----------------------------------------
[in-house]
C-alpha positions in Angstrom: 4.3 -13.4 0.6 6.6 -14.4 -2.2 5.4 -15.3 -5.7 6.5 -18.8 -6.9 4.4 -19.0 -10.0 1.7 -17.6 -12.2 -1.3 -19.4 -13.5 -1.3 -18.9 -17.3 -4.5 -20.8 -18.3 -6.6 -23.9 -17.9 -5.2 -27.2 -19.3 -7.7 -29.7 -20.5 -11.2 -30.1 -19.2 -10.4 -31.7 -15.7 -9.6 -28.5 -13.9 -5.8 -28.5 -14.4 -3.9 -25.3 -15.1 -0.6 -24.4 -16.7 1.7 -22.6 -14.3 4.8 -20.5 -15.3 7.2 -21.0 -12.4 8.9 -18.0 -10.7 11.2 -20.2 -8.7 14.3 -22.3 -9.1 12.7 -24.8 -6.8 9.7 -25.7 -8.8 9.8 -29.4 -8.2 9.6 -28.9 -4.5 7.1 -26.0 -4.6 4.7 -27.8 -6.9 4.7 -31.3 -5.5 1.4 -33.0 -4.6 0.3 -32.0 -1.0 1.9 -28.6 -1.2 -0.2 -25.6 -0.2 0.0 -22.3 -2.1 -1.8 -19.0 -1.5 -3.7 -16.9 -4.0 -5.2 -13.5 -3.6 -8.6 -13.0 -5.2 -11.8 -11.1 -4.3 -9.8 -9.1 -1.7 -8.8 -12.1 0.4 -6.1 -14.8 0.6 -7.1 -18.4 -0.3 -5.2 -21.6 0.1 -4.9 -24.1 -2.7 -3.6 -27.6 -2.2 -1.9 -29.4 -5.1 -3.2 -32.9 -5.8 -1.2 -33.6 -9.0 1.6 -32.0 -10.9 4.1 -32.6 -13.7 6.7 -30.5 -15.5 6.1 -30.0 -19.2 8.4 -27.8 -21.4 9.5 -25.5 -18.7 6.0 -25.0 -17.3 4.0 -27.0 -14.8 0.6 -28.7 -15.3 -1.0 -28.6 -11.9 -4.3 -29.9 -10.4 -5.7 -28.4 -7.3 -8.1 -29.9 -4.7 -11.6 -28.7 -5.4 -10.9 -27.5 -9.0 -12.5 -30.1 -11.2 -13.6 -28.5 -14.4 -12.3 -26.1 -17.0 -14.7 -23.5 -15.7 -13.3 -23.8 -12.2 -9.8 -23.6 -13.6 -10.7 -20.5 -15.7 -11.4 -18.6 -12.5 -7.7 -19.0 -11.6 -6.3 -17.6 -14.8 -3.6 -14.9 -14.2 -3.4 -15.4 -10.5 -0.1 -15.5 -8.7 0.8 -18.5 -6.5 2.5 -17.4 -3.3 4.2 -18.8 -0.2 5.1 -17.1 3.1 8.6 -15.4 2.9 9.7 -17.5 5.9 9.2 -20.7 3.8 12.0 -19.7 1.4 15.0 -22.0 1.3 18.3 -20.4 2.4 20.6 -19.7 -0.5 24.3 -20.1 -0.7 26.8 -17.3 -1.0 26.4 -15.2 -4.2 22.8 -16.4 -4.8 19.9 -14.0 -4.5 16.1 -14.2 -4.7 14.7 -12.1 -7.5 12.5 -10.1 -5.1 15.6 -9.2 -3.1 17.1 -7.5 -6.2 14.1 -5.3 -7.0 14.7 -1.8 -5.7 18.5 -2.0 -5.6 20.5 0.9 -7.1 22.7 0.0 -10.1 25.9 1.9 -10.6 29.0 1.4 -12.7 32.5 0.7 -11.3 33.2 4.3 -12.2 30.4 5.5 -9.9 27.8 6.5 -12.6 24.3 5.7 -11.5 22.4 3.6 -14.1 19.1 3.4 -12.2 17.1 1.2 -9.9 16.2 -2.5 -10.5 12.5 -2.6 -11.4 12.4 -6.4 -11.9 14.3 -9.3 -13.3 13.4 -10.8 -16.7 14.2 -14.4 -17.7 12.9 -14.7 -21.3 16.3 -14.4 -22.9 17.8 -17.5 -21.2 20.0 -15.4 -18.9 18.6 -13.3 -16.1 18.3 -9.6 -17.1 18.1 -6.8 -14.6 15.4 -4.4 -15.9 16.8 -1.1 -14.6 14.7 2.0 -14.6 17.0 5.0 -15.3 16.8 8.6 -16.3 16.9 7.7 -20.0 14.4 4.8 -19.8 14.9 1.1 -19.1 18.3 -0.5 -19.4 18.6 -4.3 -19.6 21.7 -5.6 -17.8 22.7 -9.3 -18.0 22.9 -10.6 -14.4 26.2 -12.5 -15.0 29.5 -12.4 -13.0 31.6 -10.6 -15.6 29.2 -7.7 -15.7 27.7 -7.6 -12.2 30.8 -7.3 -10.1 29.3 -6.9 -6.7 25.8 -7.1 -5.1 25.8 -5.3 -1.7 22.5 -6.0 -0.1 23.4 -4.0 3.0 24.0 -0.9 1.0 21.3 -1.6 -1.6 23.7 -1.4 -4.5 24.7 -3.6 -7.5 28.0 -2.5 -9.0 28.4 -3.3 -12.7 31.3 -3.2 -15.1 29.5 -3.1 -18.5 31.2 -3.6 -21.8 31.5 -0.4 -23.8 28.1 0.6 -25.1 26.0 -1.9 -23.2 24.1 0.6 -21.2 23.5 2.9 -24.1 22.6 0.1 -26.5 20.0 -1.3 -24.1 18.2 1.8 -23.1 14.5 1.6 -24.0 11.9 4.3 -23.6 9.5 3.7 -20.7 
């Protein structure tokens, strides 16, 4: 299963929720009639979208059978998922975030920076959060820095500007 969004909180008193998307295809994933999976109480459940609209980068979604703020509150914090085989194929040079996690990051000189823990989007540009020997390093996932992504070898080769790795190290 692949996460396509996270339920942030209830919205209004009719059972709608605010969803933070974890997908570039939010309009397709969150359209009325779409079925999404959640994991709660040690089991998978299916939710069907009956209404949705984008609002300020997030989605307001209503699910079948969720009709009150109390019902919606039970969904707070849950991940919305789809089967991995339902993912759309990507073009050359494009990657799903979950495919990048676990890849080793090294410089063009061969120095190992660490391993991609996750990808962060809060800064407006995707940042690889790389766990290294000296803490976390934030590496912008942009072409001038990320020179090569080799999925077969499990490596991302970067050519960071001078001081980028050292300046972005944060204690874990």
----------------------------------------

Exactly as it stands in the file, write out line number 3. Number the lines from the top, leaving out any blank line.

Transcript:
């Protein structure tokens, strides 16, 4: 299963929720009639979208059978998922975030920076959060820095500007 969004909180008193998307295809994933999976109480459940609209980068979604703020509150914090085989194929040079996690990051000189823990989007540009020997390093996932992504070898080769790795190290 692949996460396509996270339920942030209830919205209004009719059972709608605010969803933070974890997908570039939010309009397709969150359209009325779409079925999404959640994991709660040690089991998978299916939710069907009956209404949705984008609002300020997030989605307001209503699910079948969720009709009150109390019902919606039970969904707070849950991940919305789809089967991995339902993912759309990507073009050359494009990657799903979950495919990048676990890849080793090294410089063009061969120095190992660490391993991609996750990808962060809060800064407006995707940042690889790389766990290294000296803490976390934030590496912008942009072409001038990320020179090569080799999925077969499990490596991302970067050519960071001078001081980028050292300046972005944060204690874990």